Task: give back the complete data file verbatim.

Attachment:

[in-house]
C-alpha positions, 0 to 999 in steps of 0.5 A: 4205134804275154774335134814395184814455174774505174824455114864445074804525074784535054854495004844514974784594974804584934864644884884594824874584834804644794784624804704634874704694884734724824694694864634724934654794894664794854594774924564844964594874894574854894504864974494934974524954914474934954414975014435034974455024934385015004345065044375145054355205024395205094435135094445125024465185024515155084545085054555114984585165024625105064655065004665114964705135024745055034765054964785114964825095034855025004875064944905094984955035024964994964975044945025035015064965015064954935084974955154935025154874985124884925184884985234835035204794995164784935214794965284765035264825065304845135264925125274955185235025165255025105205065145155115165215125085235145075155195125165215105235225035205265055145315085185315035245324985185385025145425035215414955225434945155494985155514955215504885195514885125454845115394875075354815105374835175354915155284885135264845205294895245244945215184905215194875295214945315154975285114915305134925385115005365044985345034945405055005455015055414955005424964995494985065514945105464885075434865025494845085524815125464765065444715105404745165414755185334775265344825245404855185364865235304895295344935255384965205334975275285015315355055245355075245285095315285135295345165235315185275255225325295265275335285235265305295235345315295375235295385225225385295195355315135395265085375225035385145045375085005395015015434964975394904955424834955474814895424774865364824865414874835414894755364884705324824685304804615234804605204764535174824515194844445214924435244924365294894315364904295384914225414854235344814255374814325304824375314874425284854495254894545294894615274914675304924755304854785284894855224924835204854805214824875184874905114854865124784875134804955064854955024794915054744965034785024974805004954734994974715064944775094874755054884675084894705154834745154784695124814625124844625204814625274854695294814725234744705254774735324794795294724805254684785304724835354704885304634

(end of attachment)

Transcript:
[in-house]
C-alpha positions, 0 to 999 in steps of 0.5 A: 4205134804275154774335134814395184814455174774505174824455114864445074804525074784535054854495004844514974784594974804584934864644884884594824874584834804644794784624804704634874704694884734724824694694864634724934654794894664794854594774924564844964594874894574854894504864974494934974524954914474934954414975014435034974455024934385015004345065044375145054355205024395205094435135094445125024465185024515155084545085054555114984585165024625105064655065004665114964705135024745055034765054964785114964825095034855025004875064944905094984955035024964994964975044945025035015064965015064954935084974955154935025154874985124884925184884985234835035204794995164784935214794965284765035264825065304845135264925125274955185235025165255025105205065145155115165215125085235145075155195125165215105235225035205265055145315085185315035245324985185385025145425035215414955225434945155494985155514955215504885195514885125454845115394875075354815105374835175354915155284885135264845205294895245244945215184905215194875295214945315154975285114915305134925385115005365044985345034945405055005455015055414955005424964995494985065514945105464885075434865025494845085524815125464765065444715105404745165414755185334775265344825245404855185364865235304895295344935255384965205334975275285015315355055245355075245285095315285135295345165235315185275255225325295265275335285235265305295235345315295375235295385225225385295195355315135395265085375225035385145045375085005395015015434964975394904955424834955474814895424774865364824865414874835414894755364884705324824685304804615234804605204764535174824515194844445214924435244924365294894315364904295384914225414854235344814255374814325304824375314874425284854495254894545294894615274914675304924755304854785284894855224924835204854805214824875184874905114854865124784875134804955064854955024794915054744965034785024974805004954734994974715064944775094874755054884675084894705154834745154784695124814625124844625204814625274854695294814725234744705254774735324794795294724805254684785304724835354704885304634